The Portugese renaissance composer Frei Manuel Cardoso was born in 1566 in Fronteira, which was at that time part of the arch-diocese of Évora. When he was nine years old he was sent to Évora cathedral’s choir school the Colégio dos Moços do Coro, for training as a chorister, in composition, and in grammar by Father Cosme Delgado and Father Manuel Mendes. On July 1st 1588 he entered the Carmelite Convent (Convento do Carmo) in Lisbon and took his vows as a monk there on 5 July 1589. He was soon appointed mestre da capela and sub-prior at the Carmo and spent most of his life at the convent. It’s very likely that João Duke of Barcelos – who became King João IV of Portugal following the withdrawal of the Spanish was his pupil certainly the king held him and his music in regard and considered Cardoso to be a friend and acted both as a patron and kept Cardoso’s portrait in his musical library to prove it. Cardoso reciprocated by dedicating his first book of Masses to João in 1625, his second book of Masses on themes provided by João in 1636, and his last volume, the Livro de varios motetes which contained music for Advent, Lent, Holy Week, together with the Mass and the Office of the Dead in 1645. The Spanish monarchy also provided patronage so much so that that Cardoso dedicated his third book of Masses including a is a Missa Philippina to King Philip IV of Spain in 1636. By all accounts he was a thoroughly pleasant man who was well loved and greatly mourned upon his death in 1650.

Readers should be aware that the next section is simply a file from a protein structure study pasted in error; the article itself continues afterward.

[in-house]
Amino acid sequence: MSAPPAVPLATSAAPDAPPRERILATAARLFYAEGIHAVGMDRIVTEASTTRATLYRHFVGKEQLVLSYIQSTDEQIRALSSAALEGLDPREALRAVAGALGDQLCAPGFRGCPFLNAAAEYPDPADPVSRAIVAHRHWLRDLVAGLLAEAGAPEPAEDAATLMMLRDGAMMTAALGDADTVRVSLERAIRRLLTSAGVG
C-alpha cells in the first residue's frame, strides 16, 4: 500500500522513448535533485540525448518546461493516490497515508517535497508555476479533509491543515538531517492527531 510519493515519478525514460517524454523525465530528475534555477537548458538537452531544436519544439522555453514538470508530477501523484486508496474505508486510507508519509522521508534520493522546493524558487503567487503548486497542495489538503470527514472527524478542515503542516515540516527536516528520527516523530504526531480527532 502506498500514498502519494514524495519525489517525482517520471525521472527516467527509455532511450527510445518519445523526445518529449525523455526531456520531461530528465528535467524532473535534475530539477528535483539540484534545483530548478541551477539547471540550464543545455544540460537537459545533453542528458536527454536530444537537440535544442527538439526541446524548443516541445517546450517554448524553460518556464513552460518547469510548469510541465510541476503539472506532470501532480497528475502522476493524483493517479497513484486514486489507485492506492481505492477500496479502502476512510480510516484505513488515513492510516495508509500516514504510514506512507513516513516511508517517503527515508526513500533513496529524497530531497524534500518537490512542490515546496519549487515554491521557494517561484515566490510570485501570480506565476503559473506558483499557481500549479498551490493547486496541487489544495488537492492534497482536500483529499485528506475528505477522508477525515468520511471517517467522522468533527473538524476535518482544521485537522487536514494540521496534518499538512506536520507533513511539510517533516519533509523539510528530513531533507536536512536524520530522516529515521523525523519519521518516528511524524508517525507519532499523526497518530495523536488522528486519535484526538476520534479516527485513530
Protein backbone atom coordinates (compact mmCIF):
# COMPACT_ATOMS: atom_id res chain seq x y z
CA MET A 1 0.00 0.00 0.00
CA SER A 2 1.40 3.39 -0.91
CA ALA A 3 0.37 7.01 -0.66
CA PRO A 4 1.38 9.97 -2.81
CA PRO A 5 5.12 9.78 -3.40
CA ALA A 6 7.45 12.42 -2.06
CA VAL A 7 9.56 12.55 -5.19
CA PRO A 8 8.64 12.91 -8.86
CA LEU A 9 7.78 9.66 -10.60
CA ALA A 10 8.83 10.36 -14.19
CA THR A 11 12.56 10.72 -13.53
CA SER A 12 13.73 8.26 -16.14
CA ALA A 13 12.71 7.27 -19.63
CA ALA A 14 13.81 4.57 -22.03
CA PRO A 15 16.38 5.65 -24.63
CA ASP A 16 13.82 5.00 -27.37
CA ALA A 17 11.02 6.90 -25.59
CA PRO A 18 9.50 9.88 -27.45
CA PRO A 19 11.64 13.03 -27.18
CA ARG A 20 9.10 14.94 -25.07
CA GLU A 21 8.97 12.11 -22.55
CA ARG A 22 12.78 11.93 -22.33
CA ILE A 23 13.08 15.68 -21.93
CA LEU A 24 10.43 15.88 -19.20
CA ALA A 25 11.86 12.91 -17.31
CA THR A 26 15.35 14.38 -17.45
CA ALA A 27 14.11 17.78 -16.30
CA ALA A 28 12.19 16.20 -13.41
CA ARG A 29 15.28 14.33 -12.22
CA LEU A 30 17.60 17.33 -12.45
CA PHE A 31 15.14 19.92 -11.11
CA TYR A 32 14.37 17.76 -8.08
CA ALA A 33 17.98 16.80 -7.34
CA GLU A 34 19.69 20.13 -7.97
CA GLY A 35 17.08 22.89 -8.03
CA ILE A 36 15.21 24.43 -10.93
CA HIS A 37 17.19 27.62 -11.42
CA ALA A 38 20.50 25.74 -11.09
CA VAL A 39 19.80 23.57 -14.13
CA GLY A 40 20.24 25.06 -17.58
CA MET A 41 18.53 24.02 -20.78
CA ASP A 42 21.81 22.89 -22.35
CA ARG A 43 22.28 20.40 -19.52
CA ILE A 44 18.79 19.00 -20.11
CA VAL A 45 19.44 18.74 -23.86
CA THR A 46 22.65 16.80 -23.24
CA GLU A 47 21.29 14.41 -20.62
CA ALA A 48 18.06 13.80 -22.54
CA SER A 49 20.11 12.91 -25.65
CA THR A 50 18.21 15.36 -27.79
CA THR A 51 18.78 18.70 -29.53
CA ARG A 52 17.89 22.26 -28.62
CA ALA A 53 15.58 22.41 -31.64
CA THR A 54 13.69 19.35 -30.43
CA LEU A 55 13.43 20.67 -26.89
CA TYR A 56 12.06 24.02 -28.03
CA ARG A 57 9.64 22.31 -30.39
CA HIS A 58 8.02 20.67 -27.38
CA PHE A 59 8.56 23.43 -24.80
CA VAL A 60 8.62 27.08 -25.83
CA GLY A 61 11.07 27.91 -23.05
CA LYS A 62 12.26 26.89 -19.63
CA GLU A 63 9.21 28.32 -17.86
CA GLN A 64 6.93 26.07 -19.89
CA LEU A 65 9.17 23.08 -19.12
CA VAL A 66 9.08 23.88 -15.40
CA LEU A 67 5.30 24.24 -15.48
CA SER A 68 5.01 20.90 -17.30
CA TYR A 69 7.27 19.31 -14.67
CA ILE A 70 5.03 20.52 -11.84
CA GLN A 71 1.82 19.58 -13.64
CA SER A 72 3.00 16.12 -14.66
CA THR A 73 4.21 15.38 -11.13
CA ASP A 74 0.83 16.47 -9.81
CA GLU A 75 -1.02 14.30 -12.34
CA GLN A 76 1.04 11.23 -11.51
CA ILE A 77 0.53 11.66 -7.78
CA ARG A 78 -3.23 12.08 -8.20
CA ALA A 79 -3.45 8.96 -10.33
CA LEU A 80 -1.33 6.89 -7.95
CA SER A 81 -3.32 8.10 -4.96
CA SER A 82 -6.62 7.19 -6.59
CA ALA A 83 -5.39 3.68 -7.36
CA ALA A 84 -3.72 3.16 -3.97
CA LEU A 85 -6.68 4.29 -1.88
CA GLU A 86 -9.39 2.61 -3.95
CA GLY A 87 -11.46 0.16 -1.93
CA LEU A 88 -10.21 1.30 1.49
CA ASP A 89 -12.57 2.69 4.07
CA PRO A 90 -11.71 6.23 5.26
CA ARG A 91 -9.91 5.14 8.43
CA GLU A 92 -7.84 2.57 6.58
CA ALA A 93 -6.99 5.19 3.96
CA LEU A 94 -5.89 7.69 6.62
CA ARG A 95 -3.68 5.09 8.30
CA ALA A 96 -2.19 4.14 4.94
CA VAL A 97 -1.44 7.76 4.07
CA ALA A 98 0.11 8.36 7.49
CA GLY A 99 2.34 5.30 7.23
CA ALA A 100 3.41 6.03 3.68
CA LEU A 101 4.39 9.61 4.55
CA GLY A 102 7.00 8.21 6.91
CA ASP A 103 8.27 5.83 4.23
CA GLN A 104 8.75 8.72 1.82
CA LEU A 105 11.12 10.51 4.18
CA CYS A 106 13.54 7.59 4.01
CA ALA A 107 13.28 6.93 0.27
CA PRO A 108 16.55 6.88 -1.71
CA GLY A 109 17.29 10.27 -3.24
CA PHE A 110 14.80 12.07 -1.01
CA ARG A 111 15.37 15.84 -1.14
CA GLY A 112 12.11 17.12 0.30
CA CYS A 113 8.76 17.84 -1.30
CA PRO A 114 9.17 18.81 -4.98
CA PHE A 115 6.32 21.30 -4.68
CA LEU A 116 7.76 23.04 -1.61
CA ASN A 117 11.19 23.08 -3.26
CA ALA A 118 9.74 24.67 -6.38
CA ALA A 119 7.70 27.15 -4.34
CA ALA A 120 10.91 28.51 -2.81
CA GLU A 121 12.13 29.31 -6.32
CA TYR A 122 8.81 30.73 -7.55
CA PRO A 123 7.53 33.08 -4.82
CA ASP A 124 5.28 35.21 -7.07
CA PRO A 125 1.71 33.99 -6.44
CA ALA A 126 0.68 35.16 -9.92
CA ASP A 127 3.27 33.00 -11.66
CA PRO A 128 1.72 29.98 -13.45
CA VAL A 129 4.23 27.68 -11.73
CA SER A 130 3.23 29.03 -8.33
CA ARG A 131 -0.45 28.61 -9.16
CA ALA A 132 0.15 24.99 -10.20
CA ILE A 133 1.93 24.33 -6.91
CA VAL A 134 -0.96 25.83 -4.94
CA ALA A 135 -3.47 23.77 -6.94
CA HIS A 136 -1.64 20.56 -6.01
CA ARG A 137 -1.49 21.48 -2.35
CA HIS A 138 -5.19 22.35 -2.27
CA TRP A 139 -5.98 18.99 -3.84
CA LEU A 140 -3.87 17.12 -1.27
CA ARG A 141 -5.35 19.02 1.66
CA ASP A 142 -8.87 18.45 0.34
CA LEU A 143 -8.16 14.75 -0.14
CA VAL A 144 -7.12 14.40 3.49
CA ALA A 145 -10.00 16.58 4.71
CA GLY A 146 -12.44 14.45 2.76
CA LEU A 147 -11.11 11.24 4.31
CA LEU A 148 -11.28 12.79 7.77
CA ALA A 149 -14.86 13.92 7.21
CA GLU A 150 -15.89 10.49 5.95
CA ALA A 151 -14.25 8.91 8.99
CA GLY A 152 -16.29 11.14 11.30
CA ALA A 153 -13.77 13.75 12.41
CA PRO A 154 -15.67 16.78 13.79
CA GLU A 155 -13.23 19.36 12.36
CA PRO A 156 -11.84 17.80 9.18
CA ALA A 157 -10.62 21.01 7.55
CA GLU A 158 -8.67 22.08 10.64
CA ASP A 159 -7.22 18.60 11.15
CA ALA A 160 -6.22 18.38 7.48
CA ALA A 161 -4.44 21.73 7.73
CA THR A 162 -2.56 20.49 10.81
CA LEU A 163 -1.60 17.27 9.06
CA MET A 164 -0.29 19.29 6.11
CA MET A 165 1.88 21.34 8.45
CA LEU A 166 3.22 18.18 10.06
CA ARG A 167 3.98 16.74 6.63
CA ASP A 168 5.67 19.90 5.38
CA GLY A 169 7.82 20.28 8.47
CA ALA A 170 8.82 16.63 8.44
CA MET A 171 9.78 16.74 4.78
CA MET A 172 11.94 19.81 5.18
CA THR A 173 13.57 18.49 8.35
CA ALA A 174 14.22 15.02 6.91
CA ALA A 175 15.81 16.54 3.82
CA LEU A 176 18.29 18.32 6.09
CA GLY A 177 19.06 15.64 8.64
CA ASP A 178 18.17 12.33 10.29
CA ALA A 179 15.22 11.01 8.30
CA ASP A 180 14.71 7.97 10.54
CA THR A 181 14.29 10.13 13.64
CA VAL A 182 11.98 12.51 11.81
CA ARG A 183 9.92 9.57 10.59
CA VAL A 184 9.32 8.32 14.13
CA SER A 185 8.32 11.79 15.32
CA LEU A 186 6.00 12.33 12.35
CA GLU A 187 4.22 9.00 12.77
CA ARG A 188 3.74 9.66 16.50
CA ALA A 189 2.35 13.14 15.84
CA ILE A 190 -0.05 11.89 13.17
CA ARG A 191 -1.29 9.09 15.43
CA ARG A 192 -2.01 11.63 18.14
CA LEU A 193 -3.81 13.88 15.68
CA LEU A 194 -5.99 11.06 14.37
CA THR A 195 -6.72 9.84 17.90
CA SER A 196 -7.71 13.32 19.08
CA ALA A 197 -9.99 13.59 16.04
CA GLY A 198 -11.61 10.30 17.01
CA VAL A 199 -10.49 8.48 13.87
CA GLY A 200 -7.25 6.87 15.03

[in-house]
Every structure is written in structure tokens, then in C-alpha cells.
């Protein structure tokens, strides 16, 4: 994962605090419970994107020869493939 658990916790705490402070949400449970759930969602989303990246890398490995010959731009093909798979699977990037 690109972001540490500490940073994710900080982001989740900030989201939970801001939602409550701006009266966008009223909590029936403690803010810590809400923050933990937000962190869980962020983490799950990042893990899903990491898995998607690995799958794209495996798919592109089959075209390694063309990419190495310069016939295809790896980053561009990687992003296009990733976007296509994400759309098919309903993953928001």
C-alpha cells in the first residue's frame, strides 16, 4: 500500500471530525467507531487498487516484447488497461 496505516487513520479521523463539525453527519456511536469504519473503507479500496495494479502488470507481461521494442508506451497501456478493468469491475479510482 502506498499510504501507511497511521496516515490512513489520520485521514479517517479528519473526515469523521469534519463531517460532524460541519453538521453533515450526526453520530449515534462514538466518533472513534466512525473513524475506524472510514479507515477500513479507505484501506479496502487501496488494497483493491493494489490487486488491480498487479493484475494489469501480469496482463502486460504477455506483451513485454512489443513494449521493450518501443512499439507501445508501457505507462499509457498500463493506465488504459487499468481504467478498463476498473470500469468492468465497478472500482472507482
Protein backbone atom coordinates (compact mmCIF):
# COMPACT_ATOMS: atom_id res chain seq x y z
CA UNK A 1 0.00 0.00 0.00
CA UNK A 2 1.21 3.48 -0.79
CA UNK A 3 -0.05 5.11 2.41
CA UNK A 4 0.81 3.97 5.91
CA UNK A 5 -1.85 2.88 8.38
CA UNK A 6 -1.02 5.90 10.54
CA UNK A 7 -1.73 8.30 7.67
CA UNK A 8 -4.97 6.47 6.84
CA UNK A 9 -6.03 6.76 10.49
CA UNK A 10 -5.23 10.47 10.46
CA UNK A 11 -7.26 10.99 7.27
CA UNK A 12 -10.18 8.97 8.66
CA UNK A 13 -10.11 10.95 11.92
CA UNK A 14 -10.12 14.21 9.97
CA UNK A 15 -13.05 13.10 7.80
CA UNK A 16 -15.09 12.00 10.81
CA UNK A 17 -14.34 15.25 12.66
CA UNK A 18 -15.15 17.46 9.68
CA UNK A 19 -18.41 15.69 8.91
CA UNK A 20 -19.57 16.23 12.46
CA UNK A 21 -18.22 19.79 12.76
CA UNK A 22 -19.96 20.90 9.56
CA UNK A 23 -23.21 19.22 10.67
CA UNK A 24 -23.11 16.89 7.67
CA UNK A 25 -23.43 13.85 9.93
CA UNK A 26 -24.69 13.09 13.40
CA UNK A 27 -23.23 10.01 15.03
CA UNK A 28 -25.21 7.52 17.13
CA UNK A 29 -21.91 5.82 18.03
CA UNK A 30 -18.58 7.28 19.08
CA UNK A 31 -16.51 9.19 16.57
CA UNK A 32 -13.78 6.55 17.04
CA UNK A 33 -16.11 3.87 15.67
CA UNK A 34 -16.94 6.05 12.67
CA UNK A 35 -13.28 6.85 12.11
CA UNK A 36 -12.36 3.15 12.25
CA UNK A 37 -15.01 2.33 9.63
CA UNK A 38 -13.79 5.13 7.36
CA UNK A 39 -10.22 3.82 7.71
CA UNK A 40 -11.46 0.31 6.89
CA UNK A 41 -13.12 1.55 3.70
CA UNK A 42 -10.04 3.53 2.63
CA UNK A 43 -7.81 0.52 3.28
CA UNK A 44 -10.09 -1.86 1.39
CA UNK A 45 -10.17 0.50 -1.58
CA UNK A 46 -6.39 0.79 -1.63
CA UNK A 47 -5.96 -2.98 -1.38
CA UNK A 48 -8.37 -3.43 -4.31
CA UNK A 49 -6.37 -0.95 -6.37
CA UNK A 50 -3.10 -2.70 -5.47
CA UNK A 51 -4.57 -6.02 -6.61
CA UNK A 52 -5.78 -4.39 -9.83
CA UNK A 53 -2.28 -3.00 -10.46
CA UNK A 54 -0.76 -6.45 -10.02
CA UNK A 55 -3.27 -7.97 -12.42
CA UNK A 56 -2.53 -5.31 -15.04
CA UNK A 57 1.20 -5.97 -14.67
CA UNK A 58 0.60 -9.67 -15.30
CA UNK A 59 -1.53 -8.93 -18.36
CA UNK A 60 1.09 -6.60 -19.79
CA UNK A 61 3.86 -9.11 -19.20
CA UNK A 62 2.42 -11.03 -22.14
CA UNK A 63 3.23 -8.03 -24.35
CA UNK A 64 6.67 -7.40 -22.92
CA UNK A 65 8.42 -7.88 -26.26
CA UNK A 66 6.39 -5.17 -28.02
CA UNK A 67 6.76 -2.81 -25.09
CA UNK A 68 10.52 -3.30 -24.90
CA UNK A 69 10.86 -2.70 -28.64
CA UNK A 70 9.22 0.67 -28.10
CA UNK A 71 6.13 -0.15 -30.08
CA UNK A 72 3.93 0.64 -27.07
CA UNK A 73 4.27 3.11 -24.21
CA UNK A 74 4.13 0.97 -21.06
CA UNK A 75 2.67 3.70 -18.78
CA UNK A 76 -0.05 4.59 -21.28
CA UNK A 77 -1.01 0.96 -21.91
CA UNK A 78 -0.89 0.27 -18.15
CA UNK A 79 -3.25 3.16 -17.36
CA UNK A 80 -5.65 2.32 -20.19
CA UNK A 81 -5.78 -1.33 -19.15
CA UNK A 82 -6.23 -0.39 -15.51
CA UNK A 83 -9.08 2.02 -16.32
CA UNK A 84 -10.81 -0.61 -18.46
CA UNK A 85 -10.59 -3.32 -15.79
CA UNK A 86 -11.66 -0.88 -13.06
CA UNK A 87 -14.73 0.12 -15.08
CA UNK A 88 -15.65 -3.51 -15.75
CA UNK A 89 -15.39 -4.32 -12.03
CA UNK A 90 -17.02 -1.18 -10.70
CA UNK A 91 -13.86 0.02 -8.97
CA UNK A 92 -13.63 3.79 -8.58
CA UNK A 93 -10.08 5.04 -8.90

His music is proof if proof were needed that ‘traditional’ contrapuntal techniques were alive and well on the Iberian peninsula. No less than five of the Masses in his first book of Masses his Liber primus are based on motets by Palestrina. Of these five two the Missa ‘Tradent enim vos’ and the Missa ‘Anima mea turbata est valde’, have conspicuously virtuosic canonical writing. The fact that he was a traditionalist doesn’t however mean that his music is either staid, boring, or derivative. Far from it, Cardoso made heavy use of chromatic inflexions and of altered vertical intervals to create the very expressive and colourful musical language that you can hear in the motet I’ve picked for this posting. You’ll find Mulier quae erat, its text, and a translation below. Enjoy :-)
Text: Mulier quae erat
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|Mulier quae erat in civitate peccatrix, |
stans retro secus pedes Domini,
lacrimis coepit rigare pedes eius,
et capillis capitis sui tergebat
et osculabatur pedes eius et unguento ungebat.
|A woman that was in the city, a sinner, |
standing behind at the feet of the Lord,
began to wash his feet with tears,
and dried them with her hair,
and kissed his feet, and anointed them with oil.